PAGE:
Image result for images of people swimming after Irma

Starting over with nothing sucks, but you don’t need to continue looking through the lens of catastrophe. Seeing through the lens of faith – that things will only get better because it can’t be worse – is the best way forward.

Because if you’ve lost everything, you’ve got nothing left to lose.

 

 

 

 

 

 

 

 

 

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Safe Spots

My dog has two “safe spots” in the house. A patch of tile and his bed. When he doesn’t want to be bothered, brushed, or bathed, he goes to one of those safe spots. We respect that and wait until he moves away to proceed.

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We humans don’t always have our safe spot nearby. When someone imposes views not aligned with our own, it is considered rude to stop them from speaking further. If only we could travel with some sort of invisible force field that is electrified like a bug zapper, we would be able to see the unwanted words and ideas sizzle and smoke, never reaching our intellect and emotional body.

No matter how much we may empathize or sympathize with another, we do not have the ability to read their minds, walk their path, or feel all that they are feeling from their unique perspective. And no matter how much we may identify with their problems – having “Me, too!” moments – we are not able to fully experience all that they are with identical philosophies or values.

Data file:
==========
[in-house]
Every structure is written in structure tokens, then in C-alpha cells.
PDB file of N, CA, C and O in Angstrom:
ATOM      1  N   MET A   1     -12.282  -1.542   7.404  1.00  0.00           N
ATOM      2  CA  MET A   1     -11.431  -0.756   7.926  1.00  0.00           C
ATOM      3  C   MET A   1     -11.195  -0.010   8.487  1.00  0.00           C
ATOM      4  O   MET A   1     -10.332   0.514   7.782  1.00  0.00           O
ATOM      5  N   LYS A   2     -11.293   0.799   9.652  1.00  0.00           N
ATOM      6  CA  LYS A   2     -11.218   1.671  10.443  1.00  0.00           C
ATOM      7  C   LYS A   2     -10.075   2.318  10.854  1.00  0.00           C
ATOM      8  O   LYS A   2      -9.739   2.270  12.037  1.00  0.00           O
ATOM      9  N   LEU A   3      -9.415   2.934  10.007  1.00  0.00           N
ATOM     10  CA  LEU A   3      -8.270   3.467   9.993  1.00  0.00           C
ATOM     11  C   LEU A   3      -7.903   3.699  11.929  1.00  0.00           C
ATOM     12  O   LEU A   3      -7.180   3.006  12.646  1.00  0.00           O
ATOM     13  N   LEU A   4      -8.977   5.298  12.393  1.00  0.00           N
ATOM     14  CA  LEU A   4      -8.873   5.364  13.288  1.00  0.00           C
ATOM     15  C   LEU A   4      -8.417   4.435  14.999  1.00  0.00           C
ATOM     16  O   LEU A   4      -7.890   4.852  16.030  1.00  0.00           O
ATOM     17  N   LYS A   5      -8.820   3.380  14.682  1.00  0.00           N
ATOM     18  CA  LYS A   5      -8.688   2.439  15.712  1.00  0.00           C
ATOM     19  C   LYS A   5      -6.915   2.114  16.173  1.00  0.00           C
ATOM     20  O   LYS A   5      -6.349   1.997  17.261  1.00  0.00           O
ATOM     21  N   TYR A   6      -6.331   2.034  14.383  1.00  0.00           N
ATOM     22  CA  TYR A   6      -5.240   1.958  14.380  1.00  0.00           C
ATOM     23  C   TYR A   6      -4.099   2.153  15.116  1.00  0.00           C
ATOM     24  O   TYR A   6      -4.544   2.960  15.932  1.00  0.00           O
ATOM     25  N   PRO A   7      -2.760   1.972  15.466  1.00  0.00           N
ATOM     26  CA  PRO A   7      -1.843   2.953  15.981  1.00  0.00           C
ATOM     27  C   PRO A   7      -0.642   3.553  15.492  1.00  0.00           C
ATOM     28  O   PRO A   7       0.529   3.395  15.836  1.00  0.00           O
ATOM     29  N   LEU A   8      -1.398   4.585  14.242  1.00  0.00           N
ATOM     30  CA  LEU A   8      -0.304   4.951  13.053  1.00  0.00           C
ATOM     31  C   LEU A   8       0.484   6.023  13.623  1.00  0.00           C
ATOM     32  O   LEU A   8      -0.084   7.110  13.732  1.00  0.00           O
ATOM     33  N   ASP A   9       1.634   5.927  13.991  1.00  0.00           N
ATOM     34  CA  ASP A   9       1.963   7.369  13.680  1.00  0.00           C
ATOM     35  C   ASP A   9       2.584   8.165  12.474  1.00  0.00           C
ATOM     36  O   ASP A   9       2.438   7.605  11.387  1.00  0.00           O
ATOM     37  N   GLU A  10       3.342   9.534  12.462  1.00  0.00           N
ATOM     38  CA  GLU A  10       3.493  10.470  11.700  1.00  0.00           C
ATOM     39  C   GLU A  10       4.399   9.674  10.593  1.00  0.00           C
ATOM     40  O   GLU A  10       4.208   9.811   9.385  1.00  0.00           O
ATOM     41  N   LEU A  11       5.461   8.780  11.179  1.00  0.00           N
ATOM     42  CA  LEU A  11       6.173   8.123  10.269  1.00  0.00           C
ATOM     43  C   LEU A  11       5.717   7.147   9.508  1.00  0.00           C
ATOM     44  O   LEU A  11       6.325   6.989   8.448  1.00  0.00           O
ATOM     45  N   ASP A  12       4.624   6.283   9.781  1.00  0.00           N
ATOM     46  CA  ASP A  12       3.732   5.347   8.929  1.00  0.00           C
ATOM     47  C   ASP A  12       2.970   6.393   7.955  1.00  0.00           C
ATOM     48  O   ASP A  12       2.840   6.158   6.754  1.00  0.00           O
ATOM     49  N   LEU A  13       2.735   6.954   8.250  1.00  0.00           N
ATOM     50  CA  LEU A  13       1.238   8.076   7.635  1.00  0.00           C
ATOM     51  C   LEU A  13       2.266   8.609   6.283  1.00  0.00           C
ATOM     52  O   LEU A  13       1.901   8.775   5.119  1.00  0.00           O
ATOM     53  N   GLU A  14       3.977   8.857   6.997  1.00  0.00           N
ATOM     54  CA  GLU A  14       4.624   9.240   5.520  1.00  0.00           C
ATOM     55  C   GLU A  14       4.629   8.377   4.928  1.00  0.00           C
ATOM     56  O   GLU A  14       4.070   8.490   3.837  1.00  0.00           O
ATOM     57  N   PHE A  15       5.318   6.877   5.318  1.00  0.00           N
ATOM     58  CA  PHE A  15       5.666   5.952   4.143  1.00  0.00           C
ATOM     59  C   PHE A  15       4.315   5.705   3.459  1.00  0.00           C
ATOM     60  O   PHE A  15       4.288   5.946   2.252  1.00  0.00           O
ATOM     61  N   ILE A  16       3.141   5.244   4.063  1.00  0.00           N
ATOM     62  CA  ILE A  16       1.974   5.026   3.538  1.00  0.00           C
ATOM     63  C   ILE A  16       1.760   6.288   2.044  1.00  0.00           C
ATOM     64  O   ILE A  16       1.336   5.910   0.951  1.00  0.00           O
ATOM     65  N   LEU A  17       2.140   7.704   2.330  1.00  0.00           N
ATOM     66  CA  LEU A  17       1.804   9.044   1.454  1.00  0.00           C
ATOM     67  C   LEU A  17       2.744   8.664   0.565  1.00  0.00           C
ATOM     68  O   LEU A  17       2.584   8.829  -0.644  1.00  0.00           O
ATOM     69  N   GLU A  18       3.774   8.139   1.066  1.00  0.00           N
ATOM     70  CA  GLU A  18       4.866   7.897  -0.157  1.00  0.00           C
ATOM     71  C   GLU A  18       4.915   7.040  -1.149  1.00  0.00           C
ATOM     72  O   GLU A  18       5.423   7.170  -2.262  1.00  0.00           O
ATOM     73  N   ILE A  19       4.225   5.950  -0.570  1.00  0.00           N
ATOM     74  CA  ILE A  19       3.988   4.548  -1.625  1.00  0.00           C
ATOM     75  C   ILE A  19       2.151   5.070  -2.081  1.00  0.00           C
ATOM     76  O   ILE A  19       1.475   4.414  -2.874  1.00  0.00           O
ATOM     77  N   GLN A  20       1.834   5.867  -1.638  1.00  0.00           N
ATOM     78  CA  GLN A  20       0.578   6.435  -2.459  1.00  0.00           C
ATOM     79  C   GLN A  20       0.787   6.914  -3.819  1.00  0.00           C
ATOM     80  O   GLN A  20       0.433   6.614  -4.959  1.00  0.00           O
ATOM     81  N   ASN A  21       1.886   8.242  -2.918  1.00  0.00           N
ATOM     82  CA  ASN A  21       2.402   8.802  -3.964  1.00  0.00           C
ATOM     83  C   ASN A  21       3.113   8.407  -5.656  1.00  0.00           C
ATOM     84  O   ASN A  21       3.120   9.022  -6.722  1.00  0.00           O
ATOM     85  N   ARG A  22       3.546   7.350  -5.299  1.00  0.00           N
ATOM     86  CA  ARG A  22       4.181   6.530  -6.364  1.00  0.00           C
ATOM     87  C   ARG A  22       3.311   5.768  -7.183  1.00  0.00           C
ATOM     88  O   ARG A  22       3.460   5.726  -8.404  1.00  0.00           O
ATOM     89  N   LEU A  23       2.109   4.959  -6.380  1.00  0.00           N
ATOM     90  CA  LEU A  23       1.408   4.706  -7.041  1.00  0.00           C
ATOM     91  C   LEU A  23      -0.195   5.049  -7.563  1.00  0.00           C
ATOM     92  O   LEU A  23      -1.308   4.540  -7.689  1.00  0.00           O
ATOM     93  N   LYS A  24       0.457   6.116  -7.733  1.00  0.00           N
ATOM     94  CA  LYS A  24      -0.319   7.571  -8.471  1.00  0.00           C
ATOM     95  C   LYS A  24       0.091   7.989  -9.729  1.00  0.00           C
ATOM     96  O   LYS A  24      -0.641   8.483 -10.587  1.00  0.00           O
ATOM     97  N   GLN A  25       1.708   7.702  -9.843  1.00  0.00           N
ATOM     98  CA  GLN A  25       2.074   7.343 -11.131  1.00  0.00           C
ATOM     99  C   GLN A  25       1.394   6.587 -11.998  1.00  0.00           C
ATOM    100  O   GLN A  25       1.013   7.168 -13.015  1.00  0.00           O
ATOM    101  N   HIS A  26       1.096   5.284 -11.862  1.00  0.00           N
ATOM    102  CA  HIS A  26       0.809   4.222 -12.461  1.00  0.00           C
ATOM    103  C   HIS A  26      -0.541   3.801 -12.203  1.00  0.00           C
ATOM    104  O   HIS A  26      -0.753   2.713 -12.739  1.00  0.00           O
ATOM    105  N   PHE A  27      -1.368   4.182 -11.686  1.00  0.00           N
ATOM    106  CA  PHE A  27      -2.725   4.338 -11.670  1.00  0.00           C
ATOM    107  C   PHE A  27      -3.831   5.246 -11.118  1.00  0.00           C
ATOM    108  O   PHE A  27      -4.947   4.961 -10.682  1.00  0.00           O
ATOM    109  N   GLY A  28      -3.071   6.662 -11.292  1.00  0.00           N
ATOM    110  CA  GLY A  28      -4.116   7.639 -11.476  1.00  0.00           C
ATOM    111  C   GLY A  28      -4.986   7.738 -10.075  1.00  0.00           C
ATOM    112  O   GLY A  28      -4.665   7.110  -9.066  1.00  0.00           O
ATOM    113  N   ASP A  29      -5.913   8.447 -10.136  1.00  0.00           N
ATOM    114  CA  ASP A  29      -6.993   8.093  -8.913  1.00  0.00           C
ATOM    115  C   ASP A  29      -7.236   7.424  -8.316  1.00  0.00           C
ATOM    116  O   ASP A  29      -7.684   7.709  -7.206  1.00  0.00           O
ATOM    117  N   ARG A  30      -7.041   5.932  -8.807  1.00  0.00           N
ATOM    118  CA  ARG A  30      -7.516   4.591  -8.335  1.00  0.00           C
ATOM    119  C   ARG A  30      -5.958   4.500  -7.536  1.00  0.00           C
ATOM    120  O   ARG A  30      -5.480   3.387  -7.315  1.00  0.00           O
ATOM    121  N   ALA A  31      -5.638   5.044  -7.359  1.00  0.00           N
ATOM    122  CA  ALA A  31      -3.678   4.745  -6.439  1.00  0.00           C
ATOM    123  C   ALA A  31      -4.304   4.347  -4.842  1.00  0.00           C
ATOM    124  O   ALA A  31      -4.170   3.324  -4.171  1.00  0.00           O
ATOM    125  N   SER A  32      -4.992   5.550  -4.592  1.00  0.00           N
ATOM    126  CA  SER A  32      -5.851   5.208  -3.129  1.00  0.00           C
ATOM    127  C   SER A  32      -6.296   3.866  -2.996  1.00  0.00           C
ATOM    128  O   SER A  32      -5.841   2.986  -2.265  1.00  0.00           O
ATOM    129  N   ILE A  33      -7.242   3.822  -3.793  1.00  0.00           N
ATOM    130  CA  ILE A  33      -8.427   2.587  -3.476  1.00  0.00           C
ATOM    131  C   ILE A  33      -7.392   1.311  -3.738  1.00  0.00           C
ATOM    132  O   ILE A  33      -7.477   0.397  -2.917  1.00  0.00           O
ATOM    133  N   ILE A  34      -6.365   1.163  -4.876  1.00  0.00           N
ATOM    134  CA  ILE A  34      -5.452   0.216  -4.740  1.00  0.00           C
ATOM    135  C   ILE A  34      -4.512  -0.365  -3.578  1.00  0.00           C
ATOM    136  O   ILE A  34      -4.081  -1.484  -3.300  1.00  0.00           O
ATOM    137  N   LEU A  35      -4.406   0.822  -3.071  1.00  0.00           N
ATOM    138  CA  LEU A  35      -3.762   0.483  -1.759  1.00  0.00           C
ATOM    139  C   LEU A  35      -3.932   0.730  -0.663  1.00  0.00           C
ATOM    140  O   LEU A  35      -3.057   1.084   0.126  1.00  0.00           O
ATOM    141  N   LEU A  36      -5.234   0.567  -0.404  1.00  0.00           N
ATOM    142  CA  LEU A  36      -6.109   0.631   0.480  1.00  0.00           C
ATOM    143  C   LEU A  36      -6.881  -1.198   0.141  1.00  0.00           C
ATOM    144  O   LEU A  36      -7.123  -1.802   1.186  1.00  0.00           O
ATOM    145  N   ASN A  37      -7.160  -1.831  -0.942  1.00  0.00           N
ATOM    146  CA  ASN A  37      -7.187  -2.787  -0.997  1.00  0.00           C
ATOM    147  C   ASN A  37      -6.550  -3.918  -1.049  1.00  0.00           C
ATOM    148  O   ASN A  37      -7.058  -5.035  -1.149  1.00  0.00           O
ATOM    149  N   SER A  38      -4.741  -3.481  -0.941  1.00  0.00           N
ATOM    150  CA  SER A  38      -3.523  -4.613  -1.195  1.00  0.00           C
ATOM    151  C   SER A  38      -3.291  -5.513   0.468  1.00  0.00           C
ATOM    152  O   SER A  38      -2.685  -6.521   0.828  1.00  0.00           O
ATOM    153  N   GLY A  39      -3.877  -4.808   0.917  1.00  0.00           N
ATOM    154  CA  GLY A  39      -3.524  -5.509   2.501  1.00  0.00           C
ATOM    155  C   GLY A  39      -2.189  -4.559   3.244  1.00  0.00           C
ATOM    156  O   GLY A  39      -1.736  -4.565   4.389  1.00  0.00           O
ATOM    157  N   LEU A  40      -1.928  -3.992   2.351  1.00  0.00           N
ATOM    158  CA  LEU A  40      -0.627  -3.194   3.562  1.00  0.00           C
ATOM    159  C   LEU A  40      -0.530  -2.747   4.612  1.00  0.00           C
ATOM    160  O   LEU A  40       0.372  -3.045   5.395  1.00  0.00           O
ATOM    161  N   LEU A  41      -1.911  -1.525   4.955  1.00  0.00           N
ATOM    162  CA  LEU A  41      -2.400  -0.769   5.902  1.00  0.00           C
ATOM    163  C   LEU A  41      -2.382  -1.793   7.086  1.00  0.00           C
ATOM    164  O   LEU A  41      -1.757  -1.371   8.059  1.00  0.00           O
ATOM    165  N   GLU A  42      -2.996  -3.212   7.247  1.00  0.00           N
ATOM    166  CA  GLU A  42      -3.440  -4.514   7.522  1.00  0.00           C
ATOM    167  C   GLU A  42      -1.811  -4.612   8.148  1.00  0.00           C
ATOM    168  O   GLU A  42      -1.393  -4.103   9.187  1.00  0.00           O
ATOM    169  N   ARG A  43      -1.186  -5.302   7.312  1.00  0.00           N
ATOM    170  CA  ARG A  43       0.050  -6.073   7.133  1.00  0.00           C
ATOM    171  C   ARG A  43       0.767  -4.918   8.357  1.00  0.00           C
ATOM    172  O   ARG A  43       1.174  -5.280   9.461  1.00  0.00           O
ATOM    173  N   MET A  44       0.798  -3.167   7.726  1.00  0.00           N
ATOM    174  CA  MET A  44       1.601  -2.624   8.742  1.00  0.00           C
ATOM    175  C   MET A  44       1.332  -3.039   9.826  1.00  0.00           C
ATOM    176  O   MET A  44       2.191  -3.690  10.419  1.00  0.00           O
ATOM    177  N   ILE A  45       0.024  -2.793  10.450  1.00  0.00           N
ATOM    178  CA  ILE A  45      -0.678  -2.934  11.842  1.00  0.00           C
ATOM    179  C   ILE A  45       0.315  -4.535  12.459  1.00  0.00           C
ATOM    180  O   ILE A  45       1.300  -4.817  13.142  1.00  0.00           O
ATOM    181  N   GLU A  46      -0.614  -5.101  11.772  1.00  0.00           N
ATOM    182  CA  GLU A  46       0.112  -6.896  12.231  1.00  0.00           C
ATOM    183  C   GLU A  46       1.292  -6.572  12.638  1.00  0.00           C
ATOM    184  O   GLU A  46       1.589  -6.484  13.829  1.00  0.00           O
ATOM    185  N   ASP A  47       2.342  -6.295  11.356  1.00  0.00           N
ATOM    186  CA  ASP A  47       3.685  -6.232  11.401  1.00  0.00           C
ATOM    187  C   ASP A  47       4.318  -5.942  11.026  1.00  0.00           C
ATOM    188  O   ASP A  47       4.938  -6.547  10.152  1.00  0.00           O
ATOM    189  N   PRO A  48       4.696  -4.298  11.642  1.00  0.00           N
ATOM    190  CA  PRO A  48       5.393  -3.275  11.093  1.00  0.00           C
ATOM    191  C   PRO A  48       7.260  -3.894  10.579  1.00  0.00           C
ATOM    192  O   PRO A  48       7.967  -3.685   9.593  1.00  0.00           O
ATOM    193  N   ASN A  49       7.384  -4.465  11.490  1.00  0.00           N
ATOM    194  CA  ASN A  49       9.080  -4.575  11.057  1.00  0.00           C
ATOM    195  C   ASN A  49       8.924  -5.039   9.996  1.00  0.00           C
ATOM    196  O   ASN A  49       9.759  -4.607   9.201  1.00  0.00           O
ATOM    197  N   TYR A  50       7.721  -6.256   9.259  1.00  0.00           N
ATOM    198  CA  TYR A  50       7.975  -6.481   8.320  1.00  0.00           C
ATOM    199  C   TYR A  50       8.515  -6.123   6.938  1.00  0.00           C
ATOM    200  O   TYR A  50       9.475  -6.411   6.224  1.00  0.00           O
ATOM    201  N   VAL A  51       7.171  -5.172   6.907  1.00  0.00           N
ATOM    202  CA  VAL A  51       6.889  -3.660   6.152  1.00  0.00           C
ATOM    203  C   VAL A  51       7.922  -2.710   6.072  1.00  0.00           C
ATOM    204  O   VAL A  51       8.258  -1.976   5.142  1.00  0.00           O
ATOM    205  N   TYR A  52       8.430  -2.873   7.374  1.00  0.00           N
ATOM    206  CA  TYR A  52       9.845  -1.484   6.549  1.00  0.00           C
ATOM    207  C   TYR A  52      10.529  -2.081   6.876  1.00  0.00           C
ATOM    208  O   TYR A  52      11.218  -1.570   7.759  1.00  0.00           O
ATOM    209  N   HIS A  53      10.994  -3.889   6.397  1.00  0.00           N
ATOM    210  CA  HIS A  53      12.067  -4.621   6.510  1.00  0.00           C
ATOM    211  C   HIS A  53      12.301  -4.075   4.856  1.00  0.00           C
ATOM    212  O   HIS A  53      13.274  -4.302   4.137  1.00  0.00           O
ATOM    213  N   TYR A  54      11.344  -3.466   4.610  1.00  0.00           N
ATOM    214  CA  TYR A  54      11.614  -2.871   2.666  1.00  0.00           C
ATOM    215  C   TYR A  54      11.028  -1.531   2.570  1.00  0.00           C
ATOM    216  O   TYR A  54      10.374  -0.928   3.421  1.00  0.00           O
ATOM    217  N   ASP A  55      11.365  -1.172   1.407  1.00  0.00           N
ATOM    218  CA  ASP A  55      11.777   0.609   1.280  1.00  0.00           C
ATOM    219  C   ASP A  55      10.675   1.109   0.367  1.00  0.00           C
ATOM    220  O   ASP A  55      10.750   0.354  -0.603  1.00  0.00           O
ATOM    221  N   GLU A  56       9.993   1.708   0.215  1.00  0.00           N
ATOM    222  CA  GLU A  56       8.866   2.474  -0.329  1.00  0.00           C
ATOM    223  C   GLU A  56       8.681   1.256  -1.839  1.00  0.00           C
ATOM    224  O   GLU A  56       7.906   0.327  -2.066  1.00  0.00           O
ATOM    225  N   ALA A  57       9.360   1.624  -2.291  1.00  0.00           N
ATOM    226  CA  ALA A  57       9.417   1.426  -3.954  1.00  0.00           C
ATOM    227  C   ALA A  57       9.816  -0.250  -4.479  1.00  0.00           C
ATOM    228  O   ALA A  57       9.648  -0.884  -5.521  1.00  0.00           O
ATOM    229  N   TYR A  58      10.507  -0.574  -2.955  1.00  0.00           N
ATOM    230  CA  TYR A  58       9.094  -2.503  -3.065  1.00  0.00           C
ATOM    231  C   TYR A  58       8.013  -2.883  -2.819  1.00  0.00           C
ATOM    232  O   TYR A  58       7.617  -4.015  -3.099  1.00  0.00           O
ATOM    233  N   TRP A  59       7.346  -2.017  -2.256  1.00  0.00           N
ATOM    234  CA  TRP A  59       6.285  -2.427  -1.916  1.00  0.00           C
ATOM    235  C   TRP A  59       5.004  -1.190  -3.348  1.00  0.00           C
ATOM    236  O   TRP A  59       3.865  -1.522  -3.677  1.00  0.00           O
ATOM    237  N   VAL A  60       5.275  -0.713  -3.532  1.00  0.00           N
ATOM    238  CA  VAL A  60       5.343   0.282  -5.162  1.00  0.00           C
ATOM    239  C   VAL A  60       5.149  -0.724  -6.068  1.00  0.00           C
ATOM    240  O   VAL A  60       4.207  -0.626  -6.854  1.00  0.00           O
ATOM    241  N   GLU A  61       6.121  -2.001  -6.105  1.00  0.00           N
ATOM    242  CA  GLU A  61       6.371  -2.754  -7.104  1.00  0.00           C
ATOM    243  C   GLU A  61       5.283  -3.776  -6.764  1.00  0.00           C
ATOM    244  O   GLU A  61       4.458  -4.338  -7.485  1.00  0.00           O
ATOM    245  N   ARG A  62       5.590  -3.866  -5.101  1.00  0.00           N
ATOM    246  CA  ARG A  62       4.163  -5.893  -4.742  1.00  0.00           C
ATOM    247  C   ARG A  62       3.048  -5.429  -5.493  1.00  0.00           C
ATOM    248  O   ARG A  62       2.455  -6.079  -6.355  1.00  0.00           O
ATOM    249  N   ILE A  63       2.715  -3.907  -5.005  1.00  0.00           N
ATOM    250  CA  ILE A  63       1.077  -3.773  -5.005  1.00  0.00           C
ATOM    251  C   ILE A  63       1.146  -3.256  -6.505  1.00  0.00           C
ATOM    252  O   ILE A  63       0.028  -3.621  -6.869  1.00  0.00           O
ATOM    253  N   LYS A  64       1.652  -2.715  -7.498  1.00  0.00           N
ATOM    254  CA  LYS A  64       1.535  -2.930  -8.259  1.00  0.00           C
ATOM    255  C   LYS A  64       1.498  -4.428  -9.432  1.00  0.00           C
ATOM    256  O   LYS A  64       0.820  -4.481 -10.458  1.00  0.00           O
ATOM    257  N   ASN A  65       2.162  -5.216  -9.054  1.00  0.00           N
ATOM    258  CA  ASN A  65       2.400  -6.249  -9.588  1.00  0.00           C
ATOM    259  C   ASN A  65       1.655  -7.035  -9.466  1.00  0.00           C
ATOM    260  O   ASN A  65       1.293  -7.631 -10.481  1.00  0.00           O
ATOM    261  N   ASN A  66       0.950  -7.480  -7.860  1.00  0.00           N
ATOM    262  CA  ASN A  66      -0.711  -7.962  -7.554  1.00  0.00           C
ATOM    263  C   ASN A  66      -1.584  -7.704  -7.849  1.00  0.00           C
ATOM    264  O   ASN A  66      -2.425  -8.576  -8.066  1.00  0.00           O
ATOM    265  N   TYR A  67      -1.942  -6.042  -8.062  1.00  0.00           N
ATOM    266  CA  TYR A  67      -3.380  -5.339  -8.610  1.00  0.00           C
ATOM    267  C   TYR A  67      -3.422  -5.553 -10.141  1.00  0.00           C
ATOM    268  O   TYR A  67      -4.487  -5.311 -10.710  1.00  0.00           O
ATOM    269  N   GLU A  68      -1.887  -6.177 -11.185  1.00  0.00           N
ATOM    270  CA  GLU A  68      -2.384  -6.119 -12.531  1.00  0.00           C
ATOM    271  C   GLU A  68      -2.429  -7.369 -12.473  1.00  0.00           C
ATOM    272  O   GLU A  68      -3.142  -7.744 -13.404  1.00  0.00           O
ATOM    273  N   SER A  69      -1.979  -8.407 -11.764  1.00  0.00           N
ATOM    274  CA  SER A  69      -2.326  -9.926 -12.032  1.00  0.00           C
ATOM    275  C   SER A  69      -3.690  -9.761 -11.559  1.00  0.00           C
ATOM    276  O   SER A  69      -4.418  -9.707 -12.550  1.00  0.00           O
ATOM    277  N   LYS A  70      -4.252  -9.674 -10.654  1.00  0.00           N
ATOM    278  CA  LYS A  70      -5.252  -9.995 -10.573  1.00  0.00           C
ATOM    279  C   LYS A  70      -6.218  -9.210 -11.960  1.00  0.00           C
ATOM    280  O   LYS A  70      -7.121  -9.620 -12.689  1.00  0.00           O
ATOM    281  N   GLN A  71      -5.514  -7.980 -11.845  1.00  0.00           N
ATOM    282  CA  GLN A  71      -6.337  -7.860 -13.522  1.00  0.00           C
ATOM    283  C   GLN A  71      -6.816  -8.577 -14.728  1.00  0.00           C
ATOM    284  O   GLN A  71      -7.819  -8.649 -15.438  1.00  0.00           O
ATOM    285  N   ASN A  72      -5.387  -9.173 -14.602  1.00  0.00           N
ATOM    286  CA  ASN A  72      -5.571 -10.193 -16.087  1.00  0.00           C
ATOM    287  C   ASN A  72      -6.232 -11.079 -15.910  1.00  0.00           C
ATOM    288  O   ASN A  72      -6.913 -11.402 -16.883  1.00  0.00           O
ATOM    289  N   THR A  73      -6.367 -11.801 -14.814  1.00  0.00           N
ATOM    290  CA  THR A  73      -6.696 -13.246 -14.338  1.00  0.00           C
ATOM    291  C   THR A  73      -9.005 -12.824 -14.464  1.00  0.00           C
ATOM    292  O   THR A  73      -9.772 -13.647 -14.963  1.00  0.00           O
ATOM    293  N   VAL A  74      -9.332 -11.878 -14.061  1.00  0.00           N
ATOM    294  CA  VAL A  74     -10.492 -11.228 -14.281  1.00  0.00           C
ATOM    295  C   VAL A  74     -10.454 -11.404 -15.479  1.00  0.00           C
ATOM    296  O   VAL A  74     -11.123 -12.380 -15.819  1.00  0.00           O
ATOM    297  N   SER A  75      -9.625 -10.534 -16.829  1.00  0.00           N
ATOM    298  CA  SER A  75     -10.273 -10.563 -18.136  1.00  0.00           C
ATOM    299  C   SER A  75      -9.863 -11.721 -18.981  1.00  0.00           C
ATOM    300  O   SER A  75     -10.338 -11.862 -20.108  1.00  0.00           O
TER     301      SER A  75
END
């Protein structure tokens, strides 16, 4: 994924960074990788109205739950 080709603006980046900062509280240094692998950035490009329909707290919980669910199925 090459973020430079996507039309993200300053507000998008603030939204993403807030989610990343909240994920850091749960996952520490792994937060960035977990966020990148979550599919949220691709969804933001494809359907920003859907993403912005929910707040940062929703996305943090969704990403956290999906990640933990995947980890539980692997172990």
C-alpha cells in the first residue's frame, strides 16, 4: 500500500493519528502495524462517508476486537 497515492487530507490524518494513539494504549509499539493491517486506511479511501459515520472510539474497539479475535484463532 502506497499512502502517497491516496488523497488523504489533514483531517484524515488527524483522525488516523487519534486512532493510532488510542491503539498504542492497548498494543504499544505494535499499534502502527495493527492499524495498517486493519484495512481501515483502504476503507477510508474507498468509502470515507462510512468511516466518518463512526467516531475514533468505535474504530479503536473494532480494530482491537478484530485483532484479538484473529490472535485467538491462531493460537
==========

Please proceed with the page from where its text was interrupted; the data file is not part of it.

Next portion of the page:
We may desire to help so much that we are blinded by our own intention, unable to see the body language and facial cues that beg, “Please Stop!”

   Trying to help when I’m not sure what I need yet.

   Thinking you know how I feel when you don’t.

   Pressing your views against mine.

   Talking. You’re only making things worse.

The poor person we want to help only wants to jump ship in the middle of the ocean with no land in sight.

A person’s “safe spot” should be honored with breathing space and time for contemplation. We can make offerings to tempt the person away from their spot, then step back, allowing them space to choose for themselves which offer they’d like to receive. And if our offering is not the one chosen, accept that choice as being in their best interests.

Some of us are hard-wired helpers who sometimes forget that help is selected by the individual in need, and one size does not fit all.

Related image

 

(The video of this dog is totally unrelated, but he’s offering dog toys to an infant because he stole her toy. )

http://www.boredpanda.com/dog-apology-baby-toys-laura-charlie/

 

 

Profiling? Oh, yeah.